NEW YORK CITY — Not all New York City public schools will begin their in-person instruction Monday as originally planned, Mayor Bill de Blasio announced Thursday.
“For months, teachers, principals and school staff have been working hard to make sure our students have the education they deserve while putting health and safety first,” de Blasio said.
The announcement came as educators have raised concerns over safety measures in school buildings and lack of preparedness.
The mayor said he has talked with school officials about different types of school buildings and levels of readiness, and decided to develop an updated approach with several phases for resuming in-person learning.
- Beginning Monday, 3-K, Pre-K and District 75 schools will reopen
- Sept. 29: K-5 and K-8 schools will reopen
- Oct. 1: Middle and high schools, as well as secondary schools and transfer/adult education, will reopen
All students in full remote programs will continue as planned, starting full-day instruction on Sept. 21.
All of the planning that schools have done will continue, according to NYC Schools Chancellor Richard Carranza.
“Our students, staff, and families have demonstrated tremendous resilience over the last six months, and we’re going to continue to build on all the work we’ve done as we move forward,” Carranza said. “We are giving our schools more staff, more time, and more support to have the strongest possible start to the most unprecedented school year.”
The mayor also announced another 2,500 educators will be deployed to New York City schools in addition the 2,000 added earlier this week. That 4,500 total is still short of the 10,000 more staff requested by city schools.
These educators are expected to assist in in-person learning in schools to make sure that all students have a rigorous learning experience in a safe, healthy environment. President of the Council of School Supervisors and Administrators Mark Cannizzaro said the additional teachers would fulfill staffing needs at 3-K, Pre-K, District 75, K-5 and K-8 schools.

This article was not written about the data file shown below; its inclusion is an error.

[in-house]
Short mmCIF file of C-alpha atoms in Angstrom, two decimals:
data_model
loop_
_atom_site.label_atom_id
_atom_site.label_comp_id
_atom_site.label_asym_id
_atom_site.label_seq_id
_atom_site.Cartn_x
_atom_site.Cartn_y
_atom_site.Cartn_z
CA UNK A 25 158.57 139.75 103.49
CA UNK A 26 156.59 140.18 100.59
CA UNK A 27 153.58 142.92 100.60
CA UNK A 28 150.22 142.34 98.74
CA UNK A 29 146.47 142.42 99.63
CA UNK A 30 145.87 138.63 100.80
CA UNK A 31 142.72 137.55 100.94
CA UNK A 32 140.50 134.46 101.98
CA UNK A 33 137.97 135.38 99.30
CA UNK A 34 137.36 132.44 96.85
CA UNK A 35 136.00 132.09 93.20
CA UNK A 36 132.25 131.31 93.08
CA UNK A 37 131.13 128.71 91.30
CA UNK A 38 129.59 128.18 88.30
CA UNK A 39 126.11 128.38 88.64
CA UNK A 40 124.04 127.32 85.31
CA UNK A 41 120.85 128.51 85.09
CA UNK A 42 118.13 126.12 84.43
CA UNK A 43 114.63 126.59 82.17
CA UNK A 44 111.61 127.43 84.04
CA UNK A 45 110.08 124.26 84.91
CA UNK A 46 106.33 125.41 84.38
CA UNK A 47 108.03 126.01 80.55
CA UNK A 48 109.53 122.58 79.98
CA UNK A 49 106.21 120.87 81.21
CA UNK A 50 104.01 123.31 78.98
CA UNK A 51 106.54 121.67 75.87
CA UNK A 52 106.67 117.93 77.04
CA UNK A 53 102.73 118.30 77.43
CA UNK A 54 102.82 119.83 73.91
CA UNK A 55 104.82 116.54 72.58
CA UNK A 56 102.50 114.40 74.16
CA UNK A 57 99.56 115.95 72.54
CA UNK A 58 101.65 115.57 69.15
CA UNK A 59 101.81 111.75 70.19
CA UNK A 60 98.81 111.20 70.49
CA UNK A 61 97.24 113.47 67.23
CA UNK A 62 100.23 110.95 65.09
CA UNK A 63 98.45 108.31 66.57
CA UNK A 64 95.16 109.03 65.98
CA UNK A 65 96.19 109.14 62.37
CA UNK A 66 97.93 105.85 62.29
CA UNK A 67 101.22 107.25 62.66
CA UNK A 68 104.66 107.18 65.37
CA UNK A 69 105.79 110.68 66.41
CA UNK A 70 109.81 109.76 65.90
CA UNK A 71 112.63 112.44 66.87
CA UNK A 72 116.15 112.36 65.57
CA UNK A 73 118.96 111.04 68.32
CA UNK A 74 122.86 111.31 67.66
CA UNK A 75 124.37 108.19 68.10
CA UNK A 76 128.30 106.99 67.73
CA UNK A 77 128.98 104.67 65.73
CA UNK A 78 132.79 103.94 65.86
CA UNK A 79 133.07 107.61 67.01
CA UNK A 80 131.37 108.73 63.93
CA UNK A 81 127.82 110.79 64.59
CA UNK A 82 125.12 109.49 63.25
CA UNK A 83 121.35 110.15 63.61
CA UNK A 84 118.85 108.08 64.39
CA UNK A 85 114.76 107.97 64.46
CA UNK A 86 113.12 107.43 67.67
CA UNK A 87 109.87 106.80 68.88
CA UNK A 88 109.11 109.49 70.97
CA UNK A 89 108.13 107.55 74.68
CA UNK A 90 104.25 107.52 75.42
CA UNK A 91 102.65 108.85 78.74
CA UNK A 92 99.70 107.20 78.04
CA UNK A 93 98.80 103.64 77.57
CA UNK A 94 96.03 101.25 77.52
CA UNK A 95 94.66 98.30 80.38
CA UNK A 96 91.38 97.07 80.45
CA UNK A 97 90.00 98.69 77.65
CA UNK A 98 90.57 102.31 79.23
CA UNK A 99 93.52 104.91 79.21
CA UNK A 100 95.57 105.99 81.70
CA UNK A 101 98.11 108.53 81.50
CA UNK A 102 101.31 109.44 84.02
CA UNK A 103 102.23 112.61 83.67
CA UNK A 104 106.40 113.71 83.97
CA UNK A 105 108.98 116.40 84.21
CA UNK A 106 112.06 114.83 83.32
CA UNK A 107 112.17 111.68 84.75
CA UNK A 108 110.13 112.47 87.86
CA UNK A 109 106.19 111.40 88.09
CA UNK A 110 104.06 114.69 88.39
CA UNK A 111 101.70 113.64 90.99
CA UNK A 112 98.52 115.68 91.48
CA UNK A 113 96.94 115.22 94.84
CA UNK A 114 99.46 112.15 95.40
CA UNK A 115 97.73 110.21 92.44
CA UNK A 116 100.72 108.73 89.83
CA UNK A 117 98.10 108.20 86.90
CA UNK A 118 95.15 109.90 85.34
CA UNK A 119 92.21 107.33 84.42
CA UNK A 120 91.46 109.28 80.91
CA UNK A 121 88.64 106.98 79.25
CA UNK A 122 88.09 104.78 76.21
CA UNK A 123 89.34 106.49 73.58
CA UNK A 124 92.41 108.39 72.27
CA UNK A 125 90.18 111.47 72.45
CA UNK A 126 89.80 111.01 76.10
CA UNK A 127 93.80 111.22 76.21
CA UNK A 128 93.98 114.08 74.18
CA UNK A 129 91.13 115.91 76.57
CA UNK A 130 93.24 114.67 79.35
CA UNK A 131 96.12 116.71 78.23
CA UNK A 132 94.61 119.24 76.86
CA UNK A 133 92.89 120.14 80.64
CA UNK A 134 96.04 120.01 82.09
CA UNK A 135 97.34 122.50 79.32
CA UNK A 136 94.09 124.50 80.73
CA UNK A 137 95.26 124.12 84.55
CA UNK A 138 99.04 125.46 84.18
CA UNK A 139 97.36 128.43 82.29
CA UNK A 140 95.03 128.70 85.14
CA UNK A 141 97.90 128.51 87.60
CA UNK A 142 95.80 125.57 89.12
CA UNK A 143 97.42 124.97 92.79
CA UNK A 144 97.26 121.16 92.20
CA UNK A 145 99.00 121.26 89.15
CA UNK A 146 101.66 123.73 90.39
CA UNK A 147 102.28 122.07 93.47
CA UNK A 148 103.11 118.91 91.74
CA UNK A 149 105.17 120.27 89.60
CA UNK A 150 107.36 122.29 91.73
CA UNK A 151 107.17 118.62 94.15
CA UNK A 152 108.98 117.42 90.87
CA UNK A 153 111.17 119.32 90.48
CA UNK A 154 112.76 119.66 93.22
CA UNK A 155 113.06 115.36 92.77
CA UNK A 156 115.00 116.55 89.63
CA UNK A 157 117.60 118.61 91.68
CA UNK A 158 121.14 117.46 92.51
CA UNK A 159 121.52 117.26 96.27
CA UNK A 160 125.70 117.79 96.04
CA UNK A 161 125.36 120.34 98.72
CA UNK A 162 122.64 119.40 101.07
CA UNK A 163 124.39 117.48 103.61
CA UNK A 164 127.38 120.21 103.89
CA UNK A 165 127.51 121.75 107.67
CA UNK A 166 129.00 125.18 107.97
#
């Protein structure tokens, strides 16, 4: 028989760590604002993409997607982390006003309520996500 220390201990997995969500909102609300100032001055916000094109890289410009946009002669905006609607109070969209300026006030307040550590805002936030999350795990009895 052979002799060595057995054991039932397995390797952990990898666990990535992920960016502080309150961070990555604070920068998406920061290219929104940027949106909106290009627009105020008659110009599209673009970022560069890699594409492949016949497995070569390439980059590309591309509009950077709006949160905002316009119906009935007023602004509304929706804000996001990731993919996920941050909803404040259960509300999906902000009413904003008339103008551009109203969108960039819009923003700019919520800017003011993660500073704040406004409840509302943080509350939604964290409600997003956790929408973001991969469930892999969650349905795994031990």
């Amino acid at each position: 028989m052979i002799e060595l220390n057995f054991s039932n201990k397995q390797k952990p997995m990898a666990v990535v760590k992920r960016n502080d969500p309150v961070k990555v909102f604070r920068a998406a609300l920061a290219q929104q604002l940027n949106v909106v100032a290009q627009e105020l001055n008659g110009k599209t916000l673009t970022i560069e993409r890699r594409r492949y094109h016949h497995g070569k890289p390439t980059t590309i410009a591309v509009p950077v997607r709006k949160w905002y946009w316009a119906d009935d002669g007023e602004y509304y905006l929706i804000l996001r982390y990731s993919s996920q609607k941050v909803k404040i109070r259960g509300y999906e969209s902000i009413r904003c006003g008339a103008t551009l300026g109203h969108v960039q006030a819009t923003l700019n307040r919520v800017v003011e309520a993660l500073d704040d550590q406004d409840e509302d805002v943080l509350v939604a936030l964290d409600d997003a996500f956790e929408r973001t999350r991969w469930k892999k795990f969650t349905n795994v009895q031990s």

The Department of Education and United Federation of Teachers continue to work with middle and high schools to establish their needs for additional staffing, de Blasio said.
Following the announcement, the UFT said all union members with in-person assignments will continue to report to school buildings next week even if they were initially providing remote instruction or services.
All UFT members with in-person assignments will continue to report to school buildings next week even if they initially are providing remote instruction or services.— UFT (@UFT) September 17, 2020
When asked what was “the straw that broke the camel’s back,” de Blasio, UFT President Michael Mulgrew and Cannizzaro said school staffing shortages had not been resolved enough to have all school buildings safely reopen.
Mulgrew also said it became apparent a “snow day scenario,” where a large amount of students would be placed into a room with a teacher, cannot be used during the pandemic.
He also acknowledged staffing issues have been raised for weeks, and they have been addressing the concerns and monitoring, but as teachers returned to schools, “that was when we noticed the huge need for more educators.”
Many teachers told PIX11 they found out about the delay in reopening while conducting their remote instruction and told their students’ parents about what is happening.
When asked what he has to say to parents after announcing another delay in reopening schools, de Blasio said “parents would want us to get it right” and the city will continue to provide support to families where it is needed.
Students began remote learning on Wednesday, and teachers began preparations for the school year on Sept. 10, when the school year was initially set to begin.
As of Tuesday, 56 schools had seen at least one educator test positive for coronavirus.